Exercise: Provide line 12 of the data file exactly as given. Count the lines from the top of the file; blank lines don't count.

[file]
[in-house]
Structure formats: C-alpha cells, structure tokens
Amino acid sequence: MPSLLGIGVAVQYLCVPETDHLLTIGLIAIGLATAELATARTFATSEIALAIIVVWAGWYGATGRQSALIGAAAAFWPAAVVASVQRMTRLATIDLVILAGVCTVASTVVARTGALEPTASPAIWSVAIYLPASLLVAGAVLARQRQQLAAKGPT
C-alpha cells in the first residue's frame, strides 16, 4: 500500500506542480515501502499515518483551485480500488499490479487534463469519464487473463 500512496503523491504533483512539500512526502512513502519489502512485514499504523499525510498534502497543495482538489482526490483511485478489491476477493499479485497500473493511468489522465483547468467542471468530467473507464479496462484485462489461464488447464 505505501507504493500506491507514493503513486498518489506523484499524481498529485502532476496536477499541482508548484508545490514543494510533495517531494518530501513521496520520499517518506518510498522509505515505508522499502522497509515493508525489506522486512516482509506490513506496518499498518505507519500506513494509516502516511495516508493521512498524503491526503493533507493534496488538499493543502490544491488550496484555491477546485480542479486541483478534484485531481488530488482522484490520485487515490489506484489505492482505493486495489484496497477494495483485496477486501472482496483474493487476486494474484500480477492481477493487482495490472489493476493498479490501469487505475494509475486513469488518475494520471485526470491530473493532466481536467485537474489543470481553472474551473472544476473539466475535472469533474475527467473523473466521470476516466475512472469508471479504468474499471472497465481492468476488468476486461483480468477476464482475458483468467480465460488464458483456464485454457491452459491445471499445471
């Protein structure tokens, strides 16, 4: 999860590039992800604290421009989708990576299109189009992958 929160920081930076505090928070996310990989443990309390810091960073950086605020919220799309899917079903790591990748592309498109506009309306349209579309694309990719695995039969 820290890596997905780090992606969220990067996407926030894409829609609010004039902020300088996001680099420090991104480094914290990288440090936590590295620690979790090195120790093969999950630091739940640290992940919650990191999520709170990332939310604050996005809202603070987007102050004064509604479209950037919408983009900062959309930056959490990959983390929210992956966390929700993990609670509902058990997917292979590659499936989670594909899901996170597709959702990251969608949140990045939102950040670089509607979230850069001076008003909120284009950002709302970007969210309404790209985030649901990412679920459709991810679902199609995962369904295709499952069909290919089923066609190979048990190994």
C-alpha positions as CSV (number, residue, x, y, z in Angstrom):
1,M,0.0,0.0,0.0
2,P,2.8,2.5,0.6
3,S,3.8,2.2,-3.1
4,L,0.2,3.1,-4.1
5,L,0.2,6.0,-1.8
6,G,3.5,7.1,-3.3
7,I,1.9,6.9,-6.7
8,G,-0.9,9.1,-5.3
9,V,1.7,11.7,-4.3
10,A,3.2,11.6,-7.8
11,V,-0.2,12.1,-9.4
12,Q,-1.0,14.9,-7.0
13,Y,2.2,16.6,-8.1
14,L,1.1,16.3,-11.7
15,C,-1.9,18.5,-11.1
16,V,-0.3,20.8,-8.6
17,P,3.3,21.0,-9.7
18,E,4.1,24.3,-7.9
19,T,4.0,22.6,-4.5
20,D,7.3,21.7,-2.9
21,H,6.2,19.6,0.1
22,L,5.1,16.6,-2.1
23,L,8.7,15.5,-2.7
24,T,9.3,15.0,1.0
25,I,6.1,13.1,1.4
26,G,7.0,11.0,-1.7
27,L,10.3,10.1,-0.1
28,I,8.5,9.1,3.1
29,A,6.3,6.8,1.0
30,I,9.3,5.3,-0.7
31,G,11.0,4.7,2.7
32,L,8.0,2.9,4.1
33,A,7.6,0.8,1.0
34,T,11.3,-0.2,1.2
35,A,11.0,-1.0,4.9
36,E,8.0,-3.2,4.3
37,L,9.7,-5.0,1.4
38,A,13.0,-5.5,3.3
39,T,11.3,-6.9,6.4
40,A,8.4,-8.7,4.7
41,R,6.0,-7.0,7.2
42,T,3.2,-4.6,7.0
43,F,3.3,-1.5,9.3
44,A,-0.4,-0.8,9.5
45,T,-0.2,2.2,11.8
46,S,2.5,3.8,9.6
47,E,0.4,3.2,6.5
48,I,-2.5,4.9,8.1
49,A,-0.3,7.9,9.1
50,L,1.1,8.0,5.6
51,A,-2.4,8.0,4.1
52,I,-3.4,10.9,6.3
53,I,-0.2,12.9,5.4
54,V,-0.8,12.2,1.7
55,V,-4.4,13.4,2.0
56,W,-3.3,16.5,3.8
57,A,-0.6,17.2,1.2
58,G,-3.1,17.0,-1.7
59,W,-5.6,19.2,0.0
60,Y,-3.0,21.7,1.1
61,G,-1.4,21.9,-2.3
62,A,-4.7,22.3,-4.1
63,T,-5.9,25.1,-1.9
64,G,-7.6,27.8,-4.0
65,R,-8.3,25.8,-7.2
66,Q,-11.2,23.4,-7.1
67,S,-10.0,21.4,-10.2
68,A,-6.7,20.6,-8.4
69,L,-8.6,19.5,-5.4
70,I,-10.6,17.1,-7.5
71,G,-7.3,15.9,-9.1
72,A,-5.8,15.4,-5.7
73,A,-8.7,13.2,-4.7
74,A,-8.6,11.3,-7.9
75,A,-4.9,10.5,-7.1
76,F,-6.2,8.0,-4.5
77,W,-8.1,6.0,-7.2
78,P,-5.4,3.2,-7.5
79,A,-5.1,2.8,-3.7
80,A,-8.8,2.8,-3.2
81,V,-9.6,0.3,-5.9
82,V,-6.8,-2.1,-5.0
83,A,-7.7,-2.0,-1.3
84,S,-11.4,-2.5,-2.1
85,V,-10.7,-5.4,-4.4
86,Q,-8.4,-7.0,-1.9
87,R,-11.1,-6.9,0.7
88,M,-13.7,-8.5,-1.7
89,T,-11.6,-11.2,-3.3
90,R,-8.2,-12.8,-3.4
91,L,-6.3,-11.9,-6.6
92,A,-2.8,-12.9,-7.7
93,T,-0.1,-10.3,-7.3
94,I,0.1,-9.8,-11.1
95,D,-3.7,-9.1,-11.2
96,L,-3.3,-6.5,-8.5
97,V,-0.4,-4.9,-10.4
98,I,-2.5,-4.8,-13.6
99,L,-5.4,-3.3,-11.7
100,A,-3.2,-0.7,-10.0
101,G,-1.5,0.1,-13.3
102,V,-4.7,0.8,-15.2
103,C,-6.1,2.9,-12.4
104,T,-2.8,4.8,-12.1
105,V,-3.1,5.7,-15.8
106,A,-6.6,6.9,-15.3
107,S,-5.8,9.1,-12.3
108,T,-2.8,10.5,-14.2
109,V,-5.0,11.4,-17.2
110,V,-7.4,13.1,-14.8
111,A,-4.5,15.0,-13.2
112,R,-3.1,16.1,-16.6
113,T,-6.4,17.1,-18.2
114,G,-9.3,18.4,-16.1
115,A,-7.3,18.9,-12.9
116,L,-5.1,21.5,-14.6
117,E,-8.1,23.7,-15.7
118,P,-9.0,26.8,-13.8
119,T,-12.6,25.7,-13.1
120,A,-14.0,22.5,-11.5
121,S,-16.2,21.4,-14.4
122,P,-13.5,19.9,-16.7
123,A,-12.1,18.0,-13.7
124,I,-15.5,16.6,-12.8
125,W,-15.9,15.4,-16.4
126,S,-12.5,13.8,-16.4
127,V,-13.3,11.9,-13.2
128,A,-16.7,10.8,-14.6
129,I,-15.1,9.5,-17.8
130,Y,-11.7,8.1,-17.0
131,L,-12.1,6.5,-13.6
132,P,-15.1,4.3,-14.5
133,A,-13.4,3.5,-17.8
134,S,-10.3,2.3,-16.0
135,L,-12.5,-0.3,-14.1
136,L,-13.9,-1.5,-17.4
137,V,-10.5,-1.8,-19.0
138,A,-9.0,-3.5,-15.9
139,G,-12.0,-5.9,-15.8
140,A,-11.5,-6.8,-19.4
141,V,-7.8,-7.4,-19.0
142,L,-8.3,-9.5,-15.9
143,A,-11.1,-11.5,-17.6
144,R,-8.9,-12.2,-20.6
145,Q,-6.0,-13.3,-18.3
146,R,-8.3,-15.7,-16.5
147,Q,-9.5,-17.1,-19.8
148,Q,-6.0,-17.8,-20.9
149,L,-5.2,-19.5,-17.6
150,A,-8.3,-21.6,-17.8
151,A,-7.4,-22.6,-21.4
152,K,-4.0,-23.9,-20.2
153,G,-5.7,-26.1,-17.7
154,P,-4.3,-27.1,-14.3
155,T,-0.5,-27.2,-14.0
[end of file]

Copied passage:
6,G,3.5,7.1,-3.3